Well it is more than that for Presumps emphasis the analogical thinking while the other approaches emphasis univocal thinking and so they a fundamentally incompatible with each other. (Ask for clarification if you are not familiar with what Van Til meant by these terms)

    [quote:1c931a8715] But, in the end your still asking the same question of the unbeliever, "which world view makes more sense," or "which view is more rational?" Would this be a fair assessment?

    [Edited on 2-14-2004 by puritansailor] [/quote:1c931a8715]

    In the end, we are not saying that the unbeliever has his choice between worldview "A" and worldview "B" and that worldview "A" seems far more probable or is free from contradictions, while worldview "b" is less probable and full of contradictions. Instead, what the Presumppositional method does is argue that are choice is really between worldview "A" and "non-A"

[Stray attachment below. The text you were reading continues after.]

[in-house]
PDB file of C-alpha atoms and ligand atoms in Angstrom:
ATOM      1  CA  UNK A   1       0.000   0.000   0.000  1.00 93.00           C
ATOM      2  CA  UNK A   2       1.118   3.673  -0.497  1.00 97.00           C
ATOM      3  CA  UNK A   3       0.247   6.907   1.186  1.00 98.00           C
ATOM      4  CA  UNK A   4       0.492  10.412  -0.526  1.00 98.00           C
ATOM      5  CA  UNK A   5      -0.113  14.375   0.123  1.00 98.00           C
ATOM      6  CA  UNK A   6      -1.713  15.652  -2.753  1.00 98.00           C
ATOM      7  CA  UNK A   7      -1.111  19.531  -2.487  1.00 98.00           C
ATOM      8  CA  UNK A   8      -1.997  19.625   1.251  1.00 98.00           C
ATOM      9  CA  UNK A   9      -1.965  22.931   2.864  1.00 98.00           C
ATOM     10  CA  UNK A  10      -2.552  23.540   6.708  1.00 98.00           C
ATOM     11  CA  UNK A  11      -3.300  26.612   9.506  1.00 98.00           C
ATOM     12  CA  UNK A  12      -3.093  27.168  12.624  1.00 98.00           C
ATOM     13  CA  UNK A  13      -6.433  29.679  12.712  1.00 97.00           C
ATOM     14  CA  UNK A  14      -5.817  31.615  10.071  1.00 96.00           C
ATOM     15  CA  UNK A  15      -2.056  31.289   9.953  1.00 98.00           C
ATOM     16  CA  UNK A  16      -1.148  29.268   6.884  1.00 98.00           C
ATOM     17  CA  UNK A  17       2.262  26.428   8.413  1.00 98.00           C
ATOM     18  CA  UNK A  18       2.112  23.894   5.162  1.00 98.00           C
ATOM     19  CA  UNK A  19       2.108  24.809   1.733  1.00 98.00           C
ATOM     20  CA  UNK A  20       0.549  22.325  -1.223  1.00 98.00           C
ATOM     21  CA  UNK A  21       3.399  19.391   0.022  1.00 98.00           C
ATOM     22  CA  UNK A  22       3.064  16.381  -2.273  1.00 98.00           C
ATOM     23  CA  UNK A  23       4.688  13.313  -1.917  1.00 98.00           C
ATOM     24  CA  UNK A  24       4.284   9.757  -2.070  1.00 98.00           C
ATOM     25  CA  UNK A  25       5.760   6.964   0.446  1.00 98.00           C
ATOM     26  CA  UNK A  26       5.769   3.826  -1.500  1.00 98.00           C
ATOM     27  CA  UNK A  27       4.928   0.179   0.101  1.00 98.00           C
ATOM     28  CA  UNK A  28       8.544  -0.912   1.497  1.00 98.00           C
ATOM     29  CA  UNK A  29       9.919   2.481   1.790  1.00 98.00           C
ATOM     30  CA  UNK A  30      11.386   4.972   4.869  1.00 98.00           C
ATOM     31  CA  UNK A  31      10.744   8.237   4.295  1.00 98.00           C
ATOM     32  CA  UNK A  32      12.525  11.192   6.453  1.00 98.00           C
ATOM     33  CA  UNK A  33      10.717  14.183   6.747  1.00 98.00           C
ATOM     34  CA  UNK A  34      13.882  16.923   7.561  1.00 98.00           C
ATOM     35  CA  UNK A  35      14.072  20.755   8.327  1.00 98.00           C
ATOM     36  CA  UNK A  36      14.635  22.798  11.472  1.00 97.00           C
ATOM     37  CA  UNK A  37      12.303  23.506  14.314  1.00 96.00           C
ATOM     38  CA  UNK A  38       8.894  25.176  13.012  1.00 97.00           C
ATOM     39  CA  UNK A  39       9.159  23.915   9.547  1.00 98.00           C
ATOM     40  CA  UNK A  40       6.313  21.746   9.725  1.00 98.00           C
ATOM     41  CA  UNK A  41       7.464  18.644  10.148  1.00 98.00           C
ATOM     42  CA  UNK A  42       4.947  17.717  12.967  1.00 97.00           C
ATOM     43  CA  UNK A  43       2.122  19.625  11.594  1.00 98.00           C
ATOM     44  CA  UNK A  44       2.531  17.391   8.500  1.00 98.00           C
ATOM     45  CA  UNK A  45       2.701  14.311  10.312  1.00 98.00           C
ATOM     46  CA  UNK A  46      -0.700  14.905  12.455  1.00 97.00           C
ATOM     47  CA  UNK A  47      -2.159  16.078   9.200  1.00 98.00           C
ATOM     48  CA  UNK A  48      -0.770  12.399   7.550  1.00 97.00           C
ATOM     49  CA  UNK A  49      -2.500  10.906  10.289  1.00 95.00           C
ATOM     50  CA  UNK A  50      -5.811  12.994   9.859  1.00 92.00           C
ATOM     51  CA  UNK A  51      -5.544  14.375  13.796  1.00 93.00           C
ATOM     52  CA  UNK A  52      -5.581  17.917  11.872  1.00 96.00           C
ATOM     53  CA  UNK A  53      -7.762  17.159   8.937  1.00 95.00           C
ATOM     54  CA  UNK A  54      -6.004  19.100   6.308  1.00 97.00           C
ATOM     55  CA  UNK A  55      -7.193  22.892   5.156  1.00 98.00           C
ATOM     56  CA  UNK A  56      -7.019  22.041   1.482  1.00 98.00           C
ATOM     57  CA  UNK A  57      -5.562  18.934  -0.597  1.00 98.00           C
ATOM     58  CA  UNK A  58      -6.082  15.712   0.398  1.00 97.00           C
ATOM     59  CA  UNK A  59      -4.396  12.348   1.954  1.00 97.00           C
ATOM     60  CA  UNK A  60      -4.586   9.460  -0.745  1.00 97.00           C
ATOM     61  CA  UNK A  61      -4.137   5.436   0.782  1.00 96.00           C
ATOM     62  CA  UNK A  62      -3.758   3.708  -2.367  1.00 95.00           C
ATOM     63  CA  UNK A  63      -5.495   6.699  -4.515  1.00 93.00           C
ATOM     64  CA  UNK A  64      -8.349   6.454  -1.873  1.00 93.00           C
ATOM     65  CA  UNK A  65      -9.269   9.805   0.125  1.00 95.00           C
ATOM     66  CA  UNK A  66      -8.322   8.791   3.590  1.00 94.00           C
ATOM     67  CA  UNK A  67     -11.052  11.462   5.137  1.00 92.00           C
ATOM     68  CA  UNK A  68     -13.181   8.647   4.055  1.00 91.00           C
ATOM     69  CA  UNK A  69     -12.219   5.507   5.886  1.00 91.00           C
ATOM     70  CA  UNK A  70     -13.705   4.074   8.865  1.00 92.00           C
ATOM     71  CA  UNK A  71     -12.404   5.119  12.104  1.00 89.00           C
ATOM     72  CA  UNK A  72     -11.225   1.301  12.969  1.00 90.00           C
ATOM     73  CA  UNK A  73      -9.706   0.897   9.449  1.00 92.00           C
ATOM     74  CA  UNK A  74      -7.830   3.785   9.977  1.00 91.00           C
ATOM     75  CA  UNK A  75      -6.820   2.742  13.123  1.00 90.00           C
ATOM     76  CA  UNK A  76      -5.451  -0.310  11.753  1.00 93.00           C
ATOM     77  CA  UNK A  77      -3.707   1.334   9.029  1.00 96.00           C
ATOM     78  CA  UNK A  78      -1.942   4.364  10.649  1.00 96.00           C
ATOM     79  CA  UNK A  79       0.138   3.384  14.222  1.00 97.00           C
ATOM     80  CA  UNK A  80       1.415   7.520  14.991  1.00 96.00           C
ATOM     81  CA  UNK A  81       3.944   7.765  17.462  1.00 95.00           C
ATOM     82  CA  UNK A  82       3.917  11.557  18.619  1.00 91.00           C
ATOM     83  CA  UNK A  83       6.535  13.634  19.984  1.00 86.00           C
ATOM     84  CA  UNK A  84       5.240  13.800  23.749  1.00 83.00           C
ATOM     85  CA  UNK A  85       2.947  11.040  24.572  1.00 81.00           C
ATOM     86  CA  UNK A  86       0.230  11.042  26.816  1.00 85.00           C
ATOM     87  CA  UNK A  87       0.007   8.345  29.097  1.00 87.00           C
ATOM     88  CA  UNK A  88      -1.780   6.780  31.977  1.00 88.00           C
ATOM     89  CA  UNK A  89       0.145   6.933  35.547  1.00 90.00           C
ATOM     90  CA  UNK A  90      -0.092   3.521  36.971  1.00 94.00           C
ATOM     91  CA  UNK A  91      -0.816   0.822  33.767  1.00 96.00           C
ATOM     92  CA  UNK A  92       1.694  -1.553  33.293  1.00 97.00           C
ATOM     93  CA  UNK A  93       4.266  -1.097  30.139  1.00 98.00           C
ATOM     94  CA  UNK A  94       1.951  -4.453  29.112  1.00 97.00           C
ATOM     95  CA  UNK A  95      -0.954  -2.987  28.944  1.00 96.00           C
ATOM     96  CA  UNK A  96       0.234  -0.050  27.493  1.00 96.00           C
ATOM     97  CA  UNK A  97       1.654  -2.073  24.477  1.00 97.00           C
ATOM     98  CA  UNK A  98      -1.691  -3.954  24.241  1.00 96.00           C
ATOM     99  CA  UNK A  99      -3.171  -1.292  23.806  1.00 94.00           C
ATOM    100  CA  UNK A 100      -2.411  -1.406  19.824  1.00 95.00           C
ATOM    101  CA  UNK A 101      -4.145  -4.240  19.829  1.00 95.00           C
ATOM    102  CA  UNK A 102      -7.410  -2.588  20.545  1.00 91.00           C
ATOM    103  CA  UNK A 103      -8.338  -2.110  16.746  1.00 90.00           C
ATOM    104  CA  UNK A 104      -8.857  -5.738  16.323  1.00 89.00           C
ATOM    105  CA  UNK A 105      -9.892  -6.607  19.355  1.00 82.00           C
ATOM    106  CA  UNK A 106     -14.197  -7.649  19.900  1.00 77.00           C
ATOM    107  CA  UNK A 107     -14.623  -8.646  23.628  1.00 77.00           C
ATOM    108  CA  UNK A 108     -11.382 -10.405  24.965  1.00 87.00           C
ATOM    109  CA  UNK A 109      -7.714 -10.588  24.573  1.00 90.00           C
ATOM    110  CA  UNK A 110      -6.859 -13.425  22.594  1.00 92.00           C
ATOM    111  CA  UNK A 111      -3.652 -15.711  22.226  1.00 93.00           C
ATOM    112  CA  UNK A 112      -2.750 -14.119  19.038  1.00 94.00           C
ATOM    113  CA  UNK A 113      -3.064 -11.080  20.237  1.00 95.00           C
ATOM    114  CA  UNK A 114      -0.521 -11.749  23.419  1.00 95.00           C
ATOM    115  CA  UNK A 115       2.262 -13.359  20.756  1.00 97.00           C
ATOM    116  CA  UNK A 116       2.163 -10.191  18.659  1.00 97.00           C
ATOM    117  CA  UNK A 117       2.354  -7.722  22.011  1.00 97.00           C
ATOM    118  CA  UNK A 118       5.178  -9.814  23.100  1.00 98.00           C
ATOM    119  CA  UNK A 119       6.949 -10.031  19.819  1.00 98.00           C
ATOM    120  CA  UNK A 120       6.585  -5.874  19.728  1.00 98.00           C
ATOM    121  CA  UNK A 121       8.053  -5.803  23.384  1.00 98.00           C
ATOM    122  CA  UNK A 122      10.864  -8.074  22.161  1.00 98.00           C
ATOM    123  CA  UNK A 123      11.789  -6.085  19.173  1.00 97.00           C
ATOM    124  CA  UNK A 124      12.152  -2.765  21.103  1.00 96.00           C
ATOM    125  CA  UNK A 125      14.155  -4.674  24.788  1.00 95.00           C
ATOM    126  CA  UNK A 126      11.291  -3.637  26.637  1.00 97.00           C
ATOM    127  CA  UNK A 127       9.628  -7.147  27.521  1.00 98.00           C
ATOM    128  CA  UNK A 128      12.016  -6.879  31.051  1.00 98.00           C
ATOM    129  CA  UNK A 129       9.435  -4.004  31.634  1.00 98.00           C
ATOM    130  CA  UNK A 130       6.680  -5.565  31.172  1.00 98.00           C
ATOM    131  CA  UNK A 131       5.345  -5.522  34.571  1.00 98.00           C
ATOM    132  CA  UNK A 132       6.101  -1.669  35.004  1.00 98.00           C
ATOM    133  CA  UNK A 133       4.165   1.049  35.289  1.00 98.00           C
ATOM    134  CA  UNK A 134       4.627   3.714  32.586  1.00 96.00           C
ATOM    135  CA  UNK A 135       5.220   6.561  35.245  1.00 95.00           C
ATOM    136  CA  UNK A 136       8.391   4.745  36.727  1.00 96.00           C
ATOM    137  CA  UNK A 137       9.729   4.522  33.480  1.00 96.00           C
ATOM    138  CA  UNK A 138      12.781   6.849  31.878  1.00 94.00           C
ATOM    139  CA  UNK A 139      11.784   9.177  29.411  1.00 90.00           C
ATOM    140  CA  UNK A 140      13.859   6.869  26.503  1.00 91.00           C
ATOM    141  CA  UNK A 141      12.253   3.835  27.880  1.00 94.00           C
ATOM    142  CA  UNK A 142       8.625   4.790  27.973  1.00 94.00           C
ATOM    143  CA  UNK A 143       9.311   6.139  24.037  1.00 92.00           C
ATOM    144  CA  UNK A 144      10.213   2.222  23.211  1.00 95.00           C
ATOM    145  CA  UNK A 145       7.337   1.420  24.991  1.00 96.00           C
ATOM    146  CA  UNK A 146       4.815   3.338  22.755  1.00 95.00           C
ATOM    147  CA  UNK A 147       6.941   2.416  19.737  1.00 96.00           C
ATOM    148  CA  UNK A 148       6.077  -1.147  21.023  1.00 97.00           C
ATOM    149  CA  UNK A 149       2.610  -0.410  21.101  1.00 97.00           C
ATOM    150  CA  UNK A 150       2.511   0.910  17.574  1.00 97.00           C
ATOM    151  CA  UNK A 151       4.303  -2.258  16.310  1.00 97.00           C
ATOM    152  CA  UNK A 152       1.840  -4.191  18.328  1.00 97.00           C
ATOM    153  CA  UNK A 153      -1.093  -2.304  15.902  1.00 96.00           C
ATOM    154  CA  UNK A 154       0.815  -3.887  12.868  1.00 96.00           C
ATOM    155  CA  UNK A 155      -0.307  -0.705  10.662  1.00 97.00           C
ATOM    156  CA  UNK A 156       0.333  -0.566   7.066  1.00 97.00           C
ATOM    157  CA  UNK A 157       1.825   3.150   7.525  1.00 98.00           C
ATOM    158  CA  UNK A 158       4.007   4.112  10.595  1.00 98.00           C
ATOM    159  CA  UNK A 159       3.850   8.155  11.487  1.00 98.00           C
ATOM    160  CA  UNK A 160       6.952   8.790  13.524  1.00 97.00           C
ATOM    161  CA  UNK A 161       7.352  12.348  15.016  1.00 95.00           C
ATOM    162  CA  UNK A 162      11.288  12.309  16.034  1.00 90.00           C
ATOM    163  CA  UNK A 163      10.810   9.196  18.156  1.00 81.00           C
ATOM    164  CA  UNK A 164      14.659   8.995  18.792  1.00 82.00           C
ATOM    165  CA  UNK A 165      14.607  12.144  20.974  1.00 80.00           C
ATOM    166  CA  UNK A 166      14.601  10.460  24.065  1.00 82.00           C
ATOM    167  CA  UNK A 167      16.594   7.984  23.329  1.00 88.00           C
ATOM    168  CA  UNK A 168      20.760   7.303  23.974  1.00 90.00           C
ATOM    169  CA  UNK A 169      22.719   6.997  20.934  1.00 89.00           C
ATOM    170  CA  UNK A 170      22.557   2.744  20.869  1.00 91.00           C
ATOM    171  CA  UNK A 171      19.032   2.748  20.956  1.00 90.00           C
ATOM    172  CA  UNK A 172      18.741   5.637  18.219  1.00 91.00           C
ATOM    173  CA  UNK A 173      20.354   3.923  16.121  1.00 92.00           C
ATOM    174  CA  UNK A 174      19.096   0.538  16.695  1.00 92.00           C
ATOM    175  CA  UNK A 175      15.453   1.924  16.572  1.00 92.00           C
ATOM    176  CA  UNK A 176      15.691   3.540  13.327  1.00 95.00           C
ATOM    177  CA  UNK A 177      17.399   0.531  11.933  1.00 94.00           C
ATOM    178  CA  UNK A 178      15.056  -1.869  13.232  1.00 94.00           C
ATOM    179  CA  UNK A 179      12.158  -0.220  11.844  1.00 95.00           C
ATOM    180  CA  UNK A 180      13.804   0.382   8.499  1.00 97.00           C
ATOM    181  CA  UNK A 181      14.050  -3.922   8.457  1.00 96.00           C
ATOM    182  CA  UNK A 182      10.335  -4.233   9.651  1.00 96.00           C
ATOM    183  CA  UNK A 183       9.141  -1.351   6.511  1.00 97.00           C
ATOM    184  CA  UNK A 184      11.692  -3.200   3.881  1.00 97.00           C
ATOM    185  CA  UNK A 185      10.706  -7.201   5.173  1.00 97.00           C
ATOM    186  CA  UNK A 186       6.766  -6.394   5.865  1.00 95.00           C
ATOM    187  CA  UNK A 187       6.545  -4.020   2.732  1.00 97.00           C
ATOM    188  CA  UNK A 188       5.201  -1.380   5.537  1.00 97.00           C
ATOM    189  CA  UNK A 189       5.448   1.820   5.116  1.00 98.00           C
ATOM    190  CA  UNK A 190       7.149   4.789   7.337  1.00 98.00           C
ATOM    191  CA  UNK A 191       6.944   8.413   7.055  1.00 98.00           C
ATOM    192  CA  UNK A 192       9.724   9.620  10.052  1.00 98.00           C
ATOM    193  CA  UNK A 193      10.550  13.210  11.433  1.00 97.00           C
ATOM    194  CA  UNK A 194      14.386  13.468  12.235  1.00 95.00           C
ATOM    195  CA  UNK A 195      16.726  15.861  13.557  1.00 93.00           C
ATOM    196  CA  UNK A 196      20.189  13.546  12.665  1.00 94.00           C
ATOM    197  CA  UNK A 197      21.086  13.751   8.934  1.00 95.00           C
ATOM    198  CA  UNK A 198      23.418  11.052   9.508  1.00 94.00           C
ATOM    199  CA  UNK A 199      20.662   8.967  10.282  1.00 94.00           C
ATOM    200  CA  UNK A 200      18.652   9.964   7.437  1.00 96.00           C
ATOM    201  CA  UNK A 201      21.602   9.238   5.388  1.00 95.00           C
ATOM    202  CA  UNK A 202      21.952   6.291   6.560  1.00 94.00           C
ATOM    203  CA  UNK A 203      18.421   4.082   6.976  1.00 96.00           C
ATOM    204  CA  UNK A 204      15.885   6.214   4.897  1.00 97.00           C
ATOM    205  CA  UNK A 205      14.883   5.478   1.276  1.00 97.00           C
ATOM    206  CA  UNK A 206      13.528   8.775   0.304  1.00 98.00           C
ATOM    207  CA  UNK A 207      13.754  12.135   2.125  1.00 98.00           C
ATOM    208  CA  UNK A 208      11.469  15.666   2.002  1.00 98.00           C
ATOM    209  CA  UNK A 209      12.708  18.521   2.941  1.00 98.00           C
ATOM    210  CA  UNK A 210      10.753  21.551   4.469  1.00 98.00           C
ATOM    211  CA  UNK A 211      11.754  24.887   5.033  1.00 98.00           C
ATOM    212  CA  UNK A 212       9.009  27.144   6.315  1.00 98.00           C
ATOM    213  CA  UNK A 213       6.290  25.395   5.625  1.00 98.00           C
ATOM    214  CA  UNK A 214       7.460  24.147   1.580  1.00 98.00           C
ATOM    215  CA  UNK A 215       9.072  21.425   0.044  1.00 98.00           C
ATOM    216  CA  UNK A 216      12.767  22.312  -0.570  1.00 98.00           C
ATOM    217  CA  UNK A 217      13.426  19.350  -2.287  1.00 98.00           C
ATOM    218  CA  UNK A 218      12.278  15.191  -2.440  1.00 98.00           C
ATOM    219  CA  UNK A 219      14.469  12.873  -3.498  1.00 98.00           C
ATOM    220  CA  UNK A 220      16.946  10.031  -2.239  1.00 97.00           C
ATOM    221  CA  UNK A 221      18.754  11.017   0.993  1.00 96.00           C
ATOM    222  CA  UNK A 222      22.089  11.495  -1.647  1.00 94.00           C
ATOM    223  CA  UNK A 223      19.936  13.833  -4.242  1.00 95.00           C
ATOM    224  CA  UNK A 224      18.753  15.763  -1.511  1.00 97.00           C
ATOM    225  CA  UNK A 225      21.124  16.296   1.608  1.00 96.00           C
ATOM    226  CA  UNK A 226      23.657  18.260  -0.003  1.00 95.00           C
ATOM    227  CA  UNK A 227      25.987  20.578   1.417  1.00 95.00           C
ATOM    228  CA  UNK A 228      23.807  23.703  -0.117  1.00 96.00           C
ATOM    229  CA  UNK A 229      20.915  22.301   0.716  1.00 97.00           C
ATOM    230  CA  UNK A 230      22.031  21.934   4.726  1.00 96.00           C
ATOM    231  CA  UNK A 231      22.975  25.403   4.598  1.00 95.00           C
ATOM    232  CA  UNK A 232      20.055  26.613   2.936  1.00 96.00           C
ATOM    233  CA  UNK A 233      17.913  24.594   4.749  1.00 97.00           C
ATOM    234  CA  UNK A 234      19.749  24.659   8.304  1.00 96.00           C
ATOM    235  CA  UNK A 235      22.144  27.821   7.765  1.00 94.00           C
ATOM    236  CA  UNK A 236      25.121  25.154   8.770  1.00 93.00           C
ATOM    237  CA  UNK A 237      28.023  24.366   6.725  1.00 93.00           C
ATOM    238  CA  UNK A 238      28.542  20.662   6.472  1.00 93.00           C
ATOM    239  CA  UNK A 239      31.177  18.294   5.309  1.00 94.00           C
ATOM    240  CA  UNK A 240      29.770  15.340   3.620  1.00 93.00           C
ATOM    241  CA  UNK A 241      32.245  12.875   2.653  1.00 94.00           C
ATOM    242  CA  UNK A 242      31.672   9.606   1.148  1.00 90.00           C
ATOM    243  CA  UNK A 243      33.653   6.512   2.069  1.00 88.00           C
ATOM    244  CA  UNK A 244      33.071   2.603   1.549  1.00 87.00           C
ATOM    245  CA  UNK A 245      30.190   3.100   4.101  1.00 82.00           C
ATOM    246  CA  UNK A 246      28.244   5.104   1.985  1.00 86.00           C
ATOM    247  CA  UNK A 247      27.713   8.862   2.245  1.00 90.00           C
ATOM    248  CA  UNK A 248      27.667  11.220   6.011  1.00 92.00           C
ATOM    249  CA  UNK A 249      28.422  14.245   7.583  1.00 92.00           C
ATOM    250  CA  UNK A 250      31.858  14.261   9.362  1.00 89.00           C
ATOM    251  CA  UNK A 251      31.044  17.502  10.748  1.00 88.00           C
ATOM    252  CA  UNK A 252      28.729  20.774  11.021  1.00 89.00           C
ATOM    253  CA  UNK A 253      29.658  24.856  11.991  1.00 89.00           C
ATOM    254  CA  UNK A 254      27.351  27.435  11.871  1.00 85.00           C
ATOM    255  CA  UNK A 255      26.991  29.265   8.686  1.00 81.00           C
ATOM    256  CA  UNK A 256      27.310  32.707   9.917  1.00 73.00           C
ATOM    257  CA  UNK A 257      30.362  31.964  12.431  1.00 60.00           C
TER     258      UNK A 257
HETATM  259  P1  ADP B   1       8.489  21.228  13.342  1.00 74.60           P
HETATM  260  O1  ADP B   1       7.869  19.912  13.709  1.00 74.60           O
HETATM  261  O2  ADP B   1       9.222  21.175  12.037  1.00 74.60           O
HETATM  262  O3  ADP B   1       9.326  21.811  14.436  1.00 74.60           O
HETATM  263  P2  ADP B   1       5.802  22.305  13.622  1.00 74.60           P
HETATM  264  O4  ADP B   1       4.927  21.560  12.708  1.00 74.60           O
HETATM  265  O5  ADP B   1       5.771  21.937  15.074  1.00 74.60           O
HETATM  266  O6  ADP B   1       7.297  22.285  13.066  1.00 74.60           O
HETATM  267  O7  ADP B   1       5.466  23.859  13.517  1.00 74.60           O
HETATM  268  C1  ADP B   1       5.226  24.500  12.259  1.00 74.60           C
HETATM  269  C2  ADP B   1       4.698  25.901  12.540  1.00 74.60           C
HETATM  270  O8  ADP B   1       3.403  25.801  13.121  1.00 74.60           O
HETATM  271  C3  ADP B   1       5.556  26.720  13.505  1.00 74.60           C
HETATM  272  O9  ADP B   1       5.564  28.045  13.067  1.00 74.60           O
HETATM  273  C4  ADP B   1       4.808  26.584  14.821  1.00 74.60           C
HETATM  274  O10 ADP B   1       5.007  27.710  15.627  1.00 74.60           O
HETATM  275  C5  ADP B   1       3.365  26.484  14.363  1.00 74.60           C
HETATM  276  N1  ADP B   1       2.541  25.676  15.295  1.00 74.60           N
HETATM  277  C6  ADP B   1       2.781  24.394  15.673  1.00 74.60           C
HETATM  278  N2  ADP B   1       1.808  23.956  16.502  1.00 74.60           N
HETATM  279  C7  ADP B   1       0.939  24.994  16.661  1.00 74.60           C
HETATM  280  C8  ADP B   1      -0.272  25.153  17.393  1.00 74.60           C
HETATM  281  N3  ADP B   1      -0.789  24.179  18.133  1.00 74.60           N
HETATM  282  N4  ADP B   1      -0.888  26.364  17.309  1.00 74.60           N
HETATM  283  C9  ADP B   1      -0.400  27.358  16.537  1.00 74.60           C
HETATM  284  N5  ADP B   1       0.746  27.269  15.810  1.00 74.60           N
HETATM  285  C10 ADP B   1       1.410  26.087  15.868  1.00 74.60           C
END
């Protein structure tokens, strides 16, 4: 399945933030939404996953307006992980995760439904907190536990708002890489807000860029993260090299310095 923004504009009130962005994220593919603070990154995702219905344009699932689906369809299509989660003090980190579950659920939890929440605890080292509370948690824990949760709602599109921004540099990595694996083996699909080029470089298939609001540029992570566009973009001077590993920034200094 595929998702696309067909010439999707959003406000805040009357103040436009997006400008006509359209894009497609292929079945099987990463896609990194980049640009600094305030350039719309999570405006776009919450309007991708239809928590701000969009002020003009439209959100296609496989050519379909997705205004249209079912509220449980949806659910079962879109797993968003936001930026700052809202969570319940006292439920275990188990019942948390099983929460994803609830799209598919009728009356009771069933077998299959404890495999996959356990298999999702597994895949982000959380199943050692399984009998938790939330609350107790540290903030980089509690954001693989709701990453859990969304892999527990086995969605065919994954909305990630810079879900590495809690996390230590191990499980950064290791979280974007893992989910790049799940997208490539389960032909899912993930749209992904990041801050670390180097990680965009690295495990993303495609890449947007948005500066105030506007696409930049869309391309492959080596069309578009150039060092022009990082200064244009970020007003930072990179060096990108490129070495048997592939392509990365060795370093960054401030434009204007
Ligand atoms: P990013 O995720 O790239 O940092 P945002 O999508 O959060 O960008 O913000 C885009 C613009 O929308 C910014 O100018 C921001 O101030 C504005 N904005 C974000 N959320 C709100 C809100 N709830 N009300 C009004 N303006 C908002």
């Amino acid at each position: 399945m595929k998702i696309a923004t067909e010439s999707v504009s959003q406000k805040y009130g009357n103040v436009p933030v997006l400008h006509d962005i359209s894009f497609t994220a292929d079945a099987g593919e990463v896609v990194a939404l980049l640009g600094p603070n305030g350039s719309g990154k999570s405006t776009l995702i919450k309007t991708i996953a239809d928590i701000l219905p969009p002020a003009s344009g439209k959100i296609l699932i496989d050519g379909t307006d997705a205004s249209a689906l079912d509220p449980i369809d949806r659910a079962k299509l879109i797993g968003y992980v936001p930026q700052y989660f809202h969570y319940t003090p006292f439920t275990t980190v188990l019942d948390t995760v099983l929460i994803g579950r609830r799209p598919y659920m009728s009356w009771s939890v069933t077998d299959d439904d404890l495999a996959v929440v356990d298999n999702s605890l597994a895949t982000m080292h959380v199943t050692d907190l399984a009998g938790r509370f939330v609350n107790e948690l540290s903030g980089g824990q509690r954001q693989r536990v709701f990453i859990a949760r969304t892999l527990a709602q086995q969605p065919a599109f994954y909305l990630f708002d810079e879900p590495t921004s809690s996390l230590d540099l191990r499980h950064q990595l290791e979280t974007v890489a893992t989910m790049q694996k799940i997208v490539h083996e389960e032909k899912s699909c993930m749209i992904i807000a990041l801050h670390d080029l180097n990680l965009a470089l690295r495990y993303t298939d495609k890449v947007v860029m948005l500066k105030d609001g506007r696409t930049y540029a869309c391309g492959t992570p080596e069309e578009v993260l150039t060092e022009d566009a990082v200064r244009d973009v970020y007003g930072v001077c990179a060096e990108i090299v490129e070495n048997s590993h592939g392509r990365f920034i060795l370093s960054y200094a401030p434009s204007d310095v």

To use an example of how a transcendental argument works consider Aristotle's argument about the "Law of Contradiction." Aristotle argued that if you deny the "Law of Contradiction" you must first presuppose the truthfulness of the "Law of Contradiction" because the concept of denial only makes sense if the Law of Contradiction is in place. Hence, you cannot disprove the Law of Contradiction unless it is true, but of course, you cannot disprove what is true, and so out of transcendental necessity (the impossibility of the contrary) the Law of Contradiction must be true.

    Van Til developed an argument that works almost identically to Aristotle's argument for the "Laws of Logic." For Van Til argued that only the Christian worldview can make human experience intelligible, and therefore if you try to use things that make rational sense against Christianity, you will have already conceded the debate because you will have admitted that Christianity is true...